On Saturday, a trooper stood on a street corner in Spanaway, Pierce County, and helped bust 30 people for not wearing their seat belts. The trooper, wearing plain clothes and a cardboard sign around his neck that read "Happy Holidays Buckle Up," was able to keep a close eye on passing traffic from the southeast corner of Highway 7 and 112th Street East. When he spotted someone who wasn't wearing a seat belt, the trooper radioed fellow troopers parked nearby who pulled over the offender.

In four hours, 41 cars were stopped and 30 seat-belt tickets, costing violators $101 per infraction, were handed out, Trooper J.J. Gundermann said. Troopers also made one drug arrest and six outstanding-warrant arrests.

Some motorists, seeing a man on the roadside wearing a sign, offered him money, apparently figuring he was a panhandler, the State Patrol said. The trooper refused the money.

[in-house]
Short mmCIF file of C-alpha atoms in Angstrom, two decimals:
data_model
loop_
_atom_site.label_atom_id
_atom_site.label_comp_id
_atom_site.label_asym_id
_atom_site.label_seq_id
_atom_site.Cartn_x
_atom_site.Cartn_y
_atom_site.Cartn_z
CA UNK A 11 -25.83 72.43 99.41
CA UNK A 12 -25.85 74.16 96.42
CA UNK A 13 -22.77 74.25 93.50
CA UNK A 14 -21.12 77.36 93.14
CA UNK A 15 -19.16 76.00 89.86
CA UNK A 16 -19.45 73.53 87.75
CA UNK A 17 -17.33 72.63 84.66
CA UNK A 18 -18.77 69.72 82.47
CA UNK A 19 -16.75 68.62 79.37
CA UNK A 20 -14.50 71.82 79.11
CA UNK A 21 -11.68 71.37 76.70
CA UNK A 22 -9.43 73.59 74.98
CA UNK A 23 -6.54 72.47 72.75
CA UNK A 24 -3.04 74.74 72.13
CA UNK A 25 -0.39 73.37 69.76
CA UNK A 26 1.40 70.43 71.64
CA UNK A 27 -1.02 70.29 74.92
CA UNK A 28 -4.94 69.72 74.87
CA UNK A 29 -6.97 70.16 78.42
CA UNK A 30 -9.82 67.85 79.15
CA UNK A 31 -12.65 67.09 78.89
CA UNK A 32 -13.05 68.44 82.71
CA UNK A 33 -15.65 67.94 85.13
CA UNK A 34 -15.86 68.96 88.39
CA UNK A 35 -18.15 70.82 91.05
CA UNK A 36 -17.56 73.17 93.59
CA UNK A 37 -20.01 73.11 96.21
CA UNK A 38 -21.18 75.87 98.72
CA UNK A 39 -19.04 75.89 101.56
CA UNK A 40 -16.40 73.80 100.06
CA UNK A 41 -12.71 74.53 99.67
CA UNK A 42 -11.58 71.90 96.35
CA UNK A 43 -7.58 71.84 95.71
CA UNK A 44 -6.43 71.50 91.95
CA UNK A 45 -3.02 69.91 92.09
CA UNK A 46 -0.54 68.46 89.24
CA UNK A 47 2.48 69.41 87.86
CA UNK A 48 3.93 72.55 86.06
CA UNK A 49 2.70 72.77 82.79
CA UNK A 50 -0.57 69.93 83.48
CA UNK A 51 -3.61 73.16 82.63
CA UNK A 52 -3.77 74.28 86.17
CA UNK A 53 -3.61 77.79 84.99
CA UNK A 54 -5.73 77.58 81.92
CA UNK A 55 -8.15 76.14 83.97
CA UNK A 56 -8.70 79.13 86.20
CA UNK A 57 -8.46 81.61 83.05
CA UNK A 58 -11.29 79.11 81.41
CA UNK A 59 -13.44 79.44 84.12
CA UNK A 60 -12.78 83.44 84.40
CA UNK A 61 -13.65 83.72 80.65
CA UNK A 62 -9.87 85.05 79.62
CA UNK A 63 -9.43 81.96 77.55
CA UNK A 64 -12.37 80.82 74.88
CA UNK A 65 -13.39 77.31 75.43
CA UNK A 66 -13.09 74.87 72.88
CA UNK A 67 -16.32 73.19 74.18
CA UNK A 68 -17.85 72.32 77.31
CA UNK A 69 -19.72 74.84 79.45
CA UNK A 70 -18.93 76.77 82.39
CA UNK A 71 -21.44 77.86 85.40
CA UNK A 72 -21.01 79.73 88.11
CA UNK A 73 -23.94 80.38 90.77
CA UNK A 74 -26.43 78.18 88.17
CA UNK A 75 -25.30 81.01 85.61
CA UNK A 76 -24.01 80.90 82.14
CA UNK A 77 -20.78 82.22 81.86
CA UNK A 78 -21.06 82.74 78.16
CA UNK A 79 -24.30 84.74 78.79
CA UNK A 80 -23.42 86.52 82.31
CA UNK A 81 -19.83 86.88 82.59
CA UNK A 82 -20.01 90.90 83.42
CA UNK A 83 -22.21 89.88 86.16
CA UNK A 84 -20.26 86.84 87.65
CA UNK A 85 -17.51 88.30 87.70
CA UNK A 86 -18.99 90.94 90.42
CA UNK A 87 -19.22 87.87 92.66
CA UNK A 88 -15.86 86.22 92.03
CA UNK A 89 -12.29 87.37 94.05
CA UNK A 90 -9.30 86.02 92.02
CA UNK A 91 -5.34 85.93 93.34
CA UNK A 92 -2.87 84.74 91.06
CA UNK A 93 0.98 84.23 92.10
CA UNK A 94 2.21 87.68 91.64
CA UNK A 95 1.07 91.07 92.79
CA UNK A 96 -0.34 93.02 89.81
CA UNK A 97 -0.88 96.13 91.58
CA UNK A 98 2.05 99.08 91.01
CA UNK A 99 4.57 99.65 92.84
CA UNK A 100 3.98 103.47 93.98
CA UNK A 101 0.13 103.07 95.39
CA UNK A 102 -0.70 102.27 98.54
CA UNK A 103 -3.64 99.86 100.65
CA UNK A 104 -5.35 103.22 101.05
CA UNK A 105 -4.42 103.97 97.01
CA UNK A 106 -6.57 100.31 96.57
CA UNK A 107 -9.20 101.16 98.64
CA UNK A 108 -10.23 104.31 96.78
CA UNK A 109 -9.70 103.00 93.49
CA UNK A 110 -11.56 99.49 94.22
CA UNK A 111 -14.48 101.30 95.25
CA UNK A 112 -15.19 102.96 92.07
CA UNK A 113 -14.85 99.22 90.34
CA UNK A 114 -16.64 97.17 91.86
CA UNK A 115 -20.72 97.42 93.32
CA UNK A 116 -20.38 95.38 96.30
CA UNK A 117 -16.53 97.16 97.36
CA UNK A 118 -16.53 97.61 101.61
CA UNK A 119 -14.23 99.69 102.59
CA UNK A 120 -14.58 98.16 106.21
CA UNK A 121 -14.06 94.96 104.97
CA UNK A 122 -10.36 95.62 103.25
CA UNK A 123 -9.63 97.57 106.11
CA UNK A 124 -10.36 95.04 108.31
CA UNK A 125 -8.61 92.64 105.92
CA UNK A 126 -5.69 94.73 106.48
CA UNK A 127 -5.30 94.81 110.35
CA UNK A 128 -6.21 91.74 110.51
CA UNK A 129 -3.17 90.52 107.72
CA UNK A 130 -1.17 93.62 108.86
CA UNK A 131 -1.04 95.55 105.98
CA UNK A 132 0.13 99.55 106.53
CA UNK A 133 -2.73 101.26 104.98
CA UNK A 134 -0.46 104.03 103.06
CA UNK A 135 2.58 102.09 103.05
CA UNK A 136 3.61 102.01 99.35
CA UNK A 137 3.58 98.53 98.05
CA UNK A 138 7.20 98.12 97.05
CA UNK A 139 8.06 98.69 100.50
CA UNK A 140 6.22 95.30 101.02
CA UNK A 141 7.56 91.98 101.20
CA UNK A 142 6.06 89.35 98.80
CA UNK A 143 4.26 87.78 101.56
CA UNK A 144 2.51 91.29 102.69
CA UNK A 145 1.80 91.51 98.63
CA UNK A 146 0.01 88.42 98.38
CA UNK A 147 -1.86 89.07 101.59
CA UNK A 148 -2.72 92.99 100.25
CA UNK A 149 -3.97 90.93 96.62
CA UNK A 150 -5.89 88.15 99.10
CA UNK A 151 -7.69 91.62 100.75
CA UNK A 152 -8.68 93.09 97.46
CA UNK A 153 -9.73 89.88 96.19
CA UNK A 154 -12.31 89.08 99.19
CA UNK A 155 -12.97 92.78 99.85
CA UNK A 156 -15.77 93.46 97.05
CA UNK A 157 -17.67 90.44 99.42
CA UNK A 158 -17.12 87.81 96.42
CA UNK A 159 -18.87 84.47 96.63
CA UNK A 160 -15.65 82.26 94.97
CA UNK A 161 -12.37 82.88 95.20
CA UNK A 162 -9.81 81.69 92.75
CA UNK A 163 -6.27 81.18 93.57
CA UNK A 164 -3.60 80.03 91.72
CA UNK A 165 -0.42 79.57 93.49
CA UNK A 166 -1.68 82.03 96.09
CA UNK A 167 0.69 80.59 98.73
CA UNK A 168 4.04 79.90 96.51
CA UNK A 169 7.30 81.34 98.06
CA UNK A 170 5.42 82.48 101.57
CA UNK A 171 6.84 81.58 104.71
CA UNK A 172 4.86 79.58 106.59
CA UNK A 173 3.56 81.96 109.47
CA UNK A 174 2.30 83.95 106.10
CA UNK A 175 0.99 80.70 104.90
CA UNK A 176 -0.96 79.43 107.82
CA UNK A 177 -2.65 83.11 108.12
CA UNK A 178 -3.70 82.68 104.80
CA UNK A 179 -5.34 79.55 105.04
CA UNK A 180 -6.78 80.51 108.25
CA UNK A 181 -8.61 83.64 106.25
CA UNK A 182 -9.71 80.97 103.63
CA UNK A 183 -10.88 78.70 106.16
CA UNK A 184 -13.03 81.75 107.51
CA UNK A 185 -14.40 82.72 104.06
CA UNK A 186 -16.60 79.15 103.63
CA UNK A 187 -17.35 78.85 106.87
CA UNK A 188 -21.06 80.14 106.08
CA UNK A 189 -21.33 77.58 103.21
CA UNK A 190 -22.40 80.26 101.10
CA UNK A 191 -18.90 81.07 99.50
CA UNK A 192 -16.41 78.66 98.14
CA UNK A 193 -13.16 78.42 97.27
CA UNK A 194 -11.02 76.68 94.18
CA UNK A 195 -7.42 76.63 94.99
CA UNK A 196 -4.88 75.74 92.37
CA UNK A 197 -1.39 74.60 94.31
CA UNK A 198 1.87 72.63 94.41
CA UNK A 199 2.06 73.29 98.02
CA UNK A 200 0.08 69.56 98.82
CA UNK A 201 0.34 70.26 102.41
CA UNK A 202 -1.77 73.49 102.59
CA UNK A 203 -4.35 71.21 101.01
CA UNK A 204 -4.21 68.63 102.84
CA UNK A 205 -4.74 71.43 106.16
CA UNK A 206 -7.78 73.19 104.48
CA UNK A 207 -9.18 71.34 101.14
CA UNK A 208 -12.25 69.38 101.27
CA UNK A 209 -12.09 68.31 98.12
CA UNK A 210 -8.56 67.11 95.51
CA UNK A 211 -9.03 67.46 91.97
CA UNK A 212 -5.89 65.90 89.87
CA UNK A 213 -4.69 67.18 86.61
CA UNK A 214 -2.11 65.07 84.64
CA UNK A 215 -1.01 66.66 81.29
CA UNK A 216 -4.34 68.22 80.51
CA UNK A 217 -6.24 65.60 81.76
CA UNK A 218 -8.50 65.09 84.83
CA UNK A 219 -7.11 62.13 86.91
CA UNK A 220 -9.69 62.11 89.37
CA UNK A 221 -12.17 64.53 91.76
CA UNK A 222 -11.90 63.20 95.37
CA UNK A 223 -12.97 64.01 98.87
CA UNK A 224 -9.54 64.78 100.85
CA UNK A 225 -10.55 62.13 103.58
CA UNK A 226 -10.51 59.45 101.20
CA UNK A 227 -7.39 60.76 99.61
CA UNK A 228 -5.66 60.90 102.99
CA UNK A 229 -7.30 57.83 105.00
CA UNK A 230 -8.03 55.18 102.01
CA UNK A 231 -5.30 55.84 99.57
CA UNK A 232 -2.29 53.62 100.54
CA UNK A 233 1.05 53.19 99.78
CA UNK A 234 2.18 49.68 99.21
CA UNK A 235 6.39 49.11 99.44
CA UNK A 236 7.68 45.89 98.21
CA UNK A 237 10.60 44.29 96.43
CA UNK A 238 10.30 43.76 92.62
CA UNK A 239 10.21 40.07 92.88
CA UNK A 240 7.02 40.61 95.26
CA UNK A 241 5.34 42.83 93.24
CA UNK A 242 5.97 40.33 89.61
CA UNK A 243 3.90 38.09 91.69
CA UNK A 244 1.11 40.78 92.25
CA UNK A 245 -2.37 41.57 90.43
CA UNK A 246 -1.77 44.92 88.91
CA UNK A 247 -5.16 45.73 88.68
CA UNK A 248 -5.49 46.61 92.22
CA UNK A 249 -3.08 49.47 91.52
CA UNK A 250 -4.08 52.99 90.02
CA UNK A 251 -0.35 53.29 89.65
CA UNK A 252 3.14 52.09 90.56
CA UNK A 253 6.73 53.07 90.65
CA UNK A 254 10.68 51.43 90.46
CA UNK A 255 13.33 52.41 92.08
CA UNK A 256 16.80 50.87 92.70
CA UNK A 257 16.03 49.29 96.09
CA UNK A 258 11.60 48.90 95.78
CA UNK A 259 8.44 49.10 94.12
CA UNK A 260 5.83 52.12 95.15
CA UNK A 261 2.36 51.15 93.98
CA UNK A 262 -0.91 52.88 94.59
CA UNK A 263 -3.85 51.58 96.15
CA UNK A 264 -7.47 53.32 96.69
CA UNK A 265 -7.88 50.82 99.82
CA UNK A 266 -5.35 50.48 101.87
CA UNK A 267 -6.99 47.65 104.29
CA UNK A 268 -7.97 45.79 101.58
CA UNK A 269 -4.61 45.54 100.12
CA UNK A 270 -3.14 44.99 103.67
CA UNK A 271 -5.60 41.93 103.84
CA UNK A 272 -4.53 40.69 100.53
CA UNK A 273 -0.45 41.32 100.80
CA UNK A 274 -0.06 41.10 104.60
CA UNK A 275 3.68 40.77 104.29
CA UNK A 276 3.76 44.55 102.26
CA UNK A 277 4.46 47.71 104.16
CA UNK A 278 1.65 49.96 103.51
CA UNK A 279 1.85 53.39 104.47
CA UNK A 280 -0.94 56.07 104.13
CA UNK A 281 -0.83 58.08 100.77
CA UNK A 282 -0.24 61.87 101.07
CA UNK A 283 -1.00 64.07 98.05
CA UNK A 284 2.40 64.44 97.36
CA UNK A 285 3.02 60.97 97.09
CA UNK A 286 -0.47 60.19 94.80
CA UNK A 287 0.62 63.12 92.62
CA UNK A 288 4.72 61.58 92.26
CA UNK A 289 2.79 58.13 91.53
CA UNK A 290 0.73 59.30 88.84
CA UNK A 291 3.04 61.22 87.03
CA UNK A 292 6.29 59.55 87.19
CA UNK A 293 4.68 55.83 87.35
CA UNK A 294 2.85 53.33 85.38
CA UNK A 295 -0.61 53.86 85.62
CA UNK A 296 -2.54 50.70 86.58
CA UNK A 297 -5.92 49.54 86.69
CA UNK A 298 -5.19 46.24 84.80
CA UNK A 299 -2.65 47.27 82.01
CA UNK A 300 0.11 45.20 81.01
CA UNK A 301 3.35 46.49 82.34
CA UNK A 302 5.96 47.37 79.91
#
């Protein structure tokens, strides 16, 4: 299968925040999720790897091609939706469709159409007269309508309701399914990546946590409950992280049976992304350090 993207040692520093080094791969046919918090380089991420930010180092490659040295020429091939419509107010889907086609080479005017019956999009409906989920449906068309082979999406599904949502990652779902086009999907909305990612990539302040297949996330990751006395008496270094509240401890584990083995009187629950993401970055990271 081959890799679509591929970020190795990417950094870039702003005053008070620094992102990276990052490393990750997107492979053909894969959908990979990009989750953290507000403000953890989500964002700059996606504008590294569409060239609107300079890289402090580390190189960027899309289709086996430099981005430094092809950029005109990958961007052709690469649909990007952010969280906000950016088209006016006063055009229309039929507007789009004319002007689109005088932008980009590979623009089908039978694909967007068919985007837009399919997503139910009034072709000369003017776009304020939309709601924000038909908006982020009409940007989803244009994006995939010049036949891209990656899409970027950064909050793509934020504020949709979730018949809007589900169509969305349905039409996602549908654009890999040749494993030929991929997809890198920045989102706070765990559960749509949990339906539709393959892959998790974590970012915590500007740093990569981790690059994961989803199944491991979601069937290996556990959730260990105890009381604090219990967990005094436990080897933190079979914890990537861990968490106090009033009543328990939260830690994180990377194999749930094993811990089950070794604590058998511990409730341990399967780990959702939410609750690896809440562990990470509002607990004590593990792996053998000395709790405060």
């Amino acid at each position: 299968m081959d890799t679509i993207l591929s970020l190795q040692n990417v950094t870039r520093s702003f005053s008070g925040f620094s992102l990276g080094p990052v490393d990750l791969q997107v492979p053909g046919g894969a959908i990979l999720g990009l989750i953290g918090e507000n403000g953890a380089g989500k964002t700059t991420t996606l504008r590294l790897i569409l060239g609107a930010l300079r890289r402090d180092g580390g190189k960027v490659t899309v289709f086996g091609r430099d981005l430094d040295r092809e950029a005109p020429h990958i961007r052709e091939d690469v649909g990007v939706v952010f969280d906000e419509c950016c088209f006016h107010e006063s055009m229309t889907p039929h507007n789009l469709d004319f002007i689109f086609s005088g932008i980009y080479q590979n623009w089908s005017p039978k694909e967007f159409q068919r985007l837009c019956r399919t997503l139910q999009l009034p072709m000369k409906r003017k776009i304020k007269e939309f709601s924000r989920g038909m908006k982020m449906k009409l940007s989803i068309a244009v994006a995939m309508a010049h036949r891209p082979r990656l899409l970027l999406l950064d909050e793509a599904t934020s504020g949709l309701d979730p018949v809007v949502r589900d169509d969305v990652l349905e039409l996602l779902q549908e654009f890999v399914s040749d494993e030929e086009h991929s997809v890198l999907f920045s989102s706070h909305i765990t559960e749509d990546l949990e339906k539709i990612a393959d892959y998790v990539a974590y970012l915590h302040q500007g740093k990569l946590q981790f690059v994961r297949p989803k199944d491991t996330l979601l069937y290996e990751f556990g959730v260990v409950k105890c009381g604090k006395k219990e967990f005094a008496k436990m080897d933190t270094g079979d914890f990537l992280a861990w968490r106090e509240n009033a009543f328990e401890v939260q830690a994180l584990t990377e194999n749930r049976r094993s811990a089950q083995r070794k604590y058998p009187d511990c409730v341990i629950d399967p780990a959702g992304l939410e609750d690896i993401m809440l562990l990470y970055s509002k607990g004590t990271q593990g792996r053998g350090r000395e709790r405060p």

State troopers dressed in plain clothes looking for people who weren't wearing seat belts:

Went too far - 31%

Displayed initiative - 55%

Shouldn't enforce this law - 14%

Total votes: 1,624

While the tactic proved successful, some are questioning whether it was proper.

John Strait, a law professor at Seattle University, said the operation "sounds tacky" but isn't illegal.

"I'm not sure it's great public policy," Strait said. "I don't think there's a legal privacy issue."

University of Washington criminal-law professor John Junker said police have a right to work in an undercover capacity. They also have a right to penalize people for what can be seen in plain view — such as not wearing a seat belt.

Troopers in King County say they are considering using the same tactic.

The seat-belt operation was first used last month in Vancouver, Wash. Dressed in a windbreaker, jeans and a baseball cap, Sgt. Jason Linn smiled as he held up a cardboard sign wishing motorists a happy holiday season and urging them to buckle up. Again, some motorists thought he was panhandling and offered him money.